Ethiopian air crash investigators begin black box analysis
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Air crash investigators have begun analysing the black box data recorder from Ethiopian Airlines flight 302, amid reports that the plane wreckage suggested similarities with a previous disaster involving the Boeing 737 Max jet.
Accounts have also emerged of communications between the plane and air traffic control, in which the pilot is said to have asked in panicked tones to turn back three minutes into the flight, as the 737 Max dipped and climbed.
The black box recorder, which arrived in Paris showing some external damage, is being reviewed by French aviation experts at the request of Ethiopian Airlines. French authorities have said it was unclear what data could be retrieved to shed light on Sunday’s crash, which killed 157 people outside Addis Ababa.
It is likely to be several days before any interim findings are released, according to Ethiopian Airlines chief executive Tewolde Gebremariam.
Evidence gathered by investigators at the scene of the crash, according to two sources cited by Reuters, includes a piece of the plane’s stabiliser, which was set in an unusual position – potentially suggesting similarities with the Lion Air crash off Jakarta in October. Gebremariam said there was a “clear similarity between our crash and the Lion Air crash.”
Inquiries in Indonesia have focused on how an automated system used the stabiliser to pitch the nose down, against the pilots’ commands. The US Federal Aviation Administration (FAA) and Boeing declined to comment on the claims.
The captain of Ethiopian flight 302, Yared Getachew, reported a “flight control” problem in a calm voice, before then asking to return in panicked tones three minutes after takeoff, according to the New York Times. The newspaper, citing a source who had reviewed the communications from flight 302, said the pilot told controllers: “Break break, request back to home.”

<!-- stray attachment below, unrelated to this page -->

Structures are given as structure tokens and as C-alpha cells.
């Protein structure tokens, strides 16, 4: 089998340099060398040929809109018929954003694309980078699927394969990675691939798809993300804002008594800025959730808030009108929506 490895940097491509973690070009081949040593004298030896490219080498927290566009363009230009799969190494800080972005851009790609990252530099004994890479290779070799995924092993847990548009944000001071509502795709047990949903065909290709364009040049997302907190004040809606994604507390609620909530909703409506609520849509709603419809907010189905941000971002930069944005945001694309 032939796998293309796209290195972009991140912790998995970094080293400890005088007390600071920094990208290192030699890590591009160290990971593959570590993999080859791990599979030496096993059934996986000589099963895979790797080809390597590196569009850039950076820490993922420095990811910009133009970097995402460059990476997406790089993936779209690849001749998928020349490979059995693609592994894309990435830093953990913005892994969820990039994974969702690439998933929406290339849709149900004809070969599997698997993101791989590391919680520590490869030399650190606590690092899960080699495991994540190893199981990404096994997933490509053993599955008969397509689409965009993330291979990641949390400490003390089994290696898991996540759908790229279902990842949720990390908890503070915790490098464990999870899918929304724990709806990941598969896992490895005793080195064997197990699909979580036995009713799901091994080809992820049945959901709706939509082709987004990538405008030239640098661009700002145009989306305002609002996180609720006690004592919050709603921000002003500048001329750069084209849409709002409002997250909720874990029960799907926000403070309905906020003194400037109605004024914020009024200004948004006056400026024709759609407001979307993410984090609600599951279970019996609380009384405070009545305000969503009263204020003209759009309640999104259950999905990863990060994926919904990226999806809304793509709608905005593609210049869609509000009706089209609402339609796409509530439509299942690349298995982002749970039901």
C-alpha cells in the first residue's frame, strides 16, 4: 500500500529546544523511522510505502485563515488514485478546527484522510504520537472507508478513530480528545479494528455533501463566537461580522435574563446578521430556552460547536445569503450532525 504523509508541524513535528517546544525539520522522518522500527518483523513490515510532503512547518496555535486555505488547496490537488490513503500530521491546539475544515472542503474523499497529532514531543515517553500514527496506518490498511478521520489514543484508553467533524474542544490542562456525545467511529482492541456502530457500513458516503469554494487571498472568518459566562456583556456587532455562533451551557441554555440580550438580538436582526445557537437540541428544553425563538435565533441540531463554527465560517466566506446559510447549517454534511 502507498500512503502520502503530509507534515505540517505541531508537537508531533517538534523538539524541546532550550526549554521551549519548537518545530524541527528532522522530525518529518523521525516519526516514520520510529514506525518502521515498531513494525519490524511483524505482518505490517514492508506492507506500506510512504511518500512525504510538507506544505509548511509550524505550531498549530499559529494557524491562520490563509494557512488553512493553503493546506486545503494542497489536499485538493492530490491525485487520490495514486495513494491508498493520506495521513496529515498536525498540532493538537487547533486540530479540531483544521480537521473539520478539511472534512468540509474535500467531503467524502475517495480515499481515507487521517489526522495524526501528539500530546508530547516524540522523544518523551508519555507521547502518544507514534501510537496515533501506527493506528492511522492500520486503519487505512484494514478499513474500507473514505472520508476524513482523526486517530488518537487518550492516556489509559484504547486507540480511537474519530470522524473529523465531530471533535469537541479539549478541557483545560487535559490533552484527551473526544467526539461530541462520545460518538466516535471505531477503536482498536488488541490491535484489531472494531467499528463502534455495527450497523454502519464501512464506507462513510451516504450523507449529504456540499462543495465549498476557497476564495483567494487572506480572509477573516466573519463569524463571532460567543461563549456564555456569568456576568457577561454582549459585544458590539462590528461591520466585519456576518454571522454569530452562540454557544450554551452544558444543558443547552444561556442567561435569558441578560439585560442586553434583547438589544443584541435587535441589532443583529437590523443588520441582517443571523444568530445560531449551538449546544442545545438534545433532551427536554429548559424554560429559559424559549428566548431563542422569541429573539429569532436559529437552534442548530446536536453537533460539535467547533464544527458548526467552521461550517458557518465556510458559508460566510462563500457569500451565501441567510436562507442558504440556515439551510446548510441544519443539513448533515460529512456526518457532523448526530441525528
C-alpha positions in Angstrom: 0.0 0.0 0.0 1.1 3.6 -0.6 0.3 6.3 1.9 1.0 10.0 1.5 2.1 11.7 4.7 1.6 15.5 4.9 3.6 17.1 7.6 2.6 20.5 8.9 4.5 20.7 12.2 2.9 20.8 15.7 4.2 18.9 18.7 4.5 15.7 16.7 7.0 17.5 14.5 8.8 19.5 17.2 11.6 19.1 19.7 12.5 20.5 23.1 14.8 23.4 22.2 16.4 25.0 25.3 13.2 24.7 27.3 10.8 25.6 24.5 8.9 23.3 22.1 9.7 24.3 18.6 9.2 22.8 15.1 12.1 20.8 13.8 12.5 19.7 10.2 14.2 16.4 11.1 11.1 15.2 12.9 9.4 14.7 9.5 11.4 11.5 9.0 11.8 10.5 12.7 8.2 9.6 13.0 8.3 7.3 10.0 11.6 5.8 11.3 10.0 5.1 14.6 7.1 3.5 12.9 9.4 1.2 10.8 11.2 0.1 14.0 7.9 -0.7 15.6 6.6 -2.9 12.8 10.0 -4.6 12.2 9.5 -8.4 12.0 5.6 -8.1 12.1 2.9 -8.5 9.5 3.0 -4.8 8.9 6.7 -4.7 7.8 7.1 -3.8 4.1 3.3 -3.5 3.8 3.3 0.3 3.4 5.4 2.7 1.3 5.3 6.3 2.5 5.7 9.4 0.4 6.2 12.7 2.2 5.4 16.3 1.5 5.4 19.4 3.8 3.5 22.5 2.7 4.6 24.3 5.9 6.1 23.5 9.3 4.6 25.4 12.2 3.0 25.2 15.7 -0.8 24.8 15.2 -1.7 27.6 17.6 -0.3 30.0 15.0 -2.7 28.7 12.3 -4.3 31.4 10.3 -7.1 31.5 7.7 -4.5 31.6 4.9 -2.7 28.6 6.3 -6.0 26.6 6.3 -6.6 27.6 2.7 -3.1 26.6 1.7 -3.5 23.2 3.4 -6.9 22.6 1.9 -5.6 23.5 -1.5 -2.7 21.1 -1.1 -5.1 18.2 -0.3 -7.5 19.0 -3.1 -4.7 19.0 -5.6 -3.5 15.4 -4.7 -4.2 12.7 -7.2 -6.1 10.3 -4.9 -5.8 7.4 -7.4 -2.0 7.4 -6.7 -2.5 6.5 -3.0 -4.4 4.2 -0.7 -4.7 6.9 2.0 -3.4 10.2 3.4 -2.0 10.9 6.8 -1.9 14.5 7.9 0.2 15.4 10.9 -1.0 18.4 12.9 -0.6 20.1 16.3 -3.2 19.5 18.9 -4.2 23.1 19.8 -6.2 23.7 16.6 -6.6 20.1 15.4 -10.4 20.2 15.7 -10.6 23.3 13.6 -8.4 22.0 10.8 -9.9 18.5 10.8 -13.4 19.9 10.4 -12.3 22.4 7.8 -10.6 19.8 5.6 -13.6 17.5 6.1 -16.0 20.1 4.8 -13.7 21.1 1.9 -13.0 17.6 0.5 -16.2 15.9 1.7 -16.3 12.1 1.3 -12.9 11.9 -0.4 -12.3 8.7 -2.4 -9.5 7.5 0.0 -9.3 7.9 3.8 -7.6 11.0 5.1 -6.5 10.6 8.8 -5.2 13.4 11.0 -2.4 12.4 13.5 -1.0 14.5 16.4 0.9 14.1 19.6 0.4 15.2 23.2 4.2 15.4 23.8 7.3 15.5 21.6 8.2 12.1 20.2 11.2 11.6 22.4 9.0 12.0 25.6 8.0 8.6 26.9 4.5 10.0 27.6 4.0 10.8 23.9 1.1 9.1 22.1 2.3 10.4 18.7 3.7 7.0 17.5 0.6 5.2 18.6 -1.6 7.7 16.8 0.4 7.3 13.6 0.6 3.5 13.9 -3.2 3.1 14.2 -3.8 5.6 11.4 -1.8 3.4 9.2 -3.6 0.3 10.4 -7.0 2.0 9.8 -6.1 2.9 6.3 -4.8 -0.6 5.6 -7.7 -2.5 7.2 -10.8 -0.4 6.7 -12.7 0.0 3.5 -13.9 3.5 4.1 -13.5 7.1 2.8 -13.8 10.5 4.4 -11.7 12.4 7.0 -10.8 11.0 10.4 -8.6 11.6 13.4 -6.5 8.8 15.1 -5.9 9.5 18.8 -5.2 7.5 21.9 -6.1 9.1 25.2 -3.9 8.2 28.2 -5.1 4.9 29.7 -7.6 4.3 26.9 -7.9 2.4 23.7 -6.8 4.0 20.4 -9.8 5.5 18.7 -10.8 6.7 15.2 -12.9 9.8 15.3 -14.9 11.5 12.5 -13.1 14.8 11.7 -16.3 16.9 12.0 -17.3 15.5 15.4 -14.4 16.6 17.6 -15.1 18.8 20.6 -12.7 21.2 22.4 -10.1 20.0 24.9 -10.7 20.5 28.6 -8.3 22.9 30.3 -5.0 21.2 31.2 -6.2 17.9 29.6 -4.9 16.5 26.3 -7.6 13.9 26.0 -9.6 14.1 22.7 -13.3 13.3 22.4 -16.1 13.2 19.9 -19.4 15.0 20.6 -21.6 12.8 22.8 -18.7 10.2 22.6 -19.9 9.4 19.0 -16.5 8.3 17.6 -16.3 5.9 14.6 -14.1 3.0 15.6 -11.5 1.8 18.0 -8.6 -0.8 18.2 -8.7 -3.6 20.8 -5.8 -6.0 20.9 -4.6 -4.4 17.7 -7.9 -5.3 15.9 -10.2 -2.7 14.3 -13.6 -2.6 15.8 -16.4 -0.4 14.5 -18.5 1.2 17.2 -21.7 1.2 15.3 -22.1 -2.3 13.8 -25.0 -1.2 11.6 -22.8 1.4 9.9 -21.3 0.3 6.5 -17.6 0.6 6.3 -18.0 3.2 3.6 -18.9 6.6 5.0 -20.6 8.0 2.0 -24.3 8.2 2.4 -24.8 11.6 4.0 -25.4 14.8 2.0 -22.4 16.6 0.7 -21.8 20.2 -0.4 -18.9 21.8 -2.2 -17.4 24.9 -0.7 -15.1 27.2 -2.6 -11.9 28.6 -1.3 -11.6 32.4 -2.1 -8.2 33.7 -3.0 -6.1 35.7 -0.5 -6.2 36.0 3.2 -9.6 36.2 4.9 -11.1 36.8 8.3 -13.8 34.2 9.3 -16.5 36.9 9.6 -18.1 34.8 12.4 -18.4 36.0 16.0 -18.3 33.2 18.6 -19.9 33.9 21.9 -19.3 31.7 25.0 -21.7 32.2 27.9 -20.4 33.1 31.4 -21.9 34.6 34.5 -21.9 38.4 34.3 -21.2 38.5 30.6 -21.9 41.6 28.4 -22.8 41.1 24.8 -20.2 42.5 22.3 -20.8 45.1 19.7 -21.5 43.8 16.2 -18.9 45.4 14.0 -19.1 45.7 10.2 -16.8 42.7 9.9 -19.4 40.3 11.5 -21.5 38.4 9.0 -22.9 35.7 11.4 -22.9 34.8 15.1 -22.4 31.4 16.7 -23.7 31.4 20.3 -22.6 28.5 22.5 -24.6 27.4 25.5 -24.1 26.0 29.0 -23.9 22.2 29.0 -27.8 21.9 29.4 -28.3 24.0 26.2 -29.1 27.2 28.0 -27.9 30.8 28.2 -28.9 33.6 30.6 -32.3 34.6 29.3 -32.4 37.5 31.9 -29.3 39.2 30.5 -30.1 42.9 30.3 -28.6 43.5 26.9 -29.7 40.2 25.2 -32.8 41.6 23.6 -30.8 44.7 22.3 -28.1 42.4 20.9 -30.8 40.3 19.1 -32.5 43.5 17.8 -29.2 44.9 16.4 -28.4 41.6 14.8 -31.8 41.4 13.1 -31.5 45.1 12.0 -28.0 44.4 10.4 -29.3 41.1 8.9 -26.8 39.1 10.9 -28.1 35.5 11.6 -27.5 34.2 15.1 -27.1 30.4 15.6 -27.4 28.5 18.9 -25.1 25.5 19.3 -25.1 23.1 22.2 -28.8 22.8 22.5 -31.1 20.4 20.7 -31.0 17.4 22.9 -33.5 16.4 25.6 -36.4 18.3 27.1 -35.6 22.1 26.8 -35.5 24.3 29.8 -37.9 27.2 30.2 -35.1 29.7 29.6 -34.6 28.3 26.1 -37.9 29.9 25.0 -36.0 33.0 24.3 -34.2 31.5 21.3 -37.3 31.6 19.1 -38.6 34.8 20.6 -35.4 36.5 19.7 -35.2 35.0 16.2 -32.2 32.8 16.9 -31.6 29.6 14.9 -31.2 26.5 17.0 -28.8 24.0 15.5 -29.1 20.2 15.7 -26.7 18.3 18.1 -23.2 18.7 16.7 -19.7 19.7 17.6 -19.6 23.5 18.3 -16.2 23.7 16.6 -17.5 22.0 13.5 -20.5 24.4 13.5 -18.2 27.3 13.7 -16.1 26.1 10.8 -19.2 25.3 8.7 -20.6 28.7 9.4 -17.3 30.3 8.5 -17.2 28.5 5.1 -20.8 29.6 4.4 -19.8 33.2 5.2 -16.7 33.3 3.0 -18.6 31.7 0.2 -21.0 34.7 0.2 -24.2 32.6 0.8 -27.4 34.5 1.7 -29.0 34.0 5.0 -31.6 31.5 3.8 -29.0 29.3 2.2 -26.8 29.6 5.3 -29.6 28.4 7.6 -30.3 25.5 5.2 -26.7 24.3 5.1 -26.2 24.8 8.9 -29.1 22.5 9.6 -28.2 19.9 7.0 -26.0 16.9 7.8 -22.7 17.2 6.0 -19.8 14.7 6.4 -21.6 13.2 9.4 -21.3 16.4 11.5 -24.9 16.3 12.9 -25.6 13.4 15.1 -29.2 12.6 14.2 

The 737 Max jet initially dipped below the safe flight path, and then, after climbing, flew at erratic height and speed. Controllers noticed the plane was moving up and down by hundreds of feet.
When grounding the 737 Max model on Wednesday, the FAA said new data from satellite-based tracking showed similarities between the planes’ erratic movements in both crashes. Boeing has reiterated its “full confidence” in the safety of the plane, although its engineers are making changes to the software in question in the Lion Air crash.
Ethiopian Airlines said its pilots had been trained on procedures to deal with the 737 Max’s anti-stall system, which was the subject of an emergency notification by regulators after the Lion Air crash. Pilots in the US have expressed fury that Boeing had not already highlighted system changes that could affect the plane’s behaviour.
Delivery of the new plane, with almost 5,000 models still on order, has been paused, although Boeing is continuing production. Russian carrier Aeroflot said on Friday it may cancel its order for 20 planes. Air Canada, which planned to expand from 24 to 36 737 Max planes in its fleet this year, told investors it was suspending its financial forecasts without the more fuel-efficient jets.
Who were the victims of the Ethiopian Airlines crash?
In Ethiopia, officials have started taking DNA samples from families of the victims to assist in identifying remains. The 157 people who died came from 35 countries, including nine from the UK. At the crash site in Hejere, about 30 miles from Addis Ababa, search teams continued to pick through the debris, with the plane’s wreckage covered by blue plastic sheeting.
Relatives were still waiting for news on when identification of remains would begin, and subsequent repatriation. Faysal Hussein, an Ethiopian citizen whose cousin was killed, told the Associated Press: “We are not told what they have found so far. We were taken to the crash site on Wednesday but not allowed to get a closer look.”
Pauline Gathu, a Kenyan who lost her brother, said: “We were expecting that we will have our body well-kept but we are amazed to hear that there is nothing, totally nothing … We don’t have words, we don’t know what to do.”
Ethiopian Airlines crash
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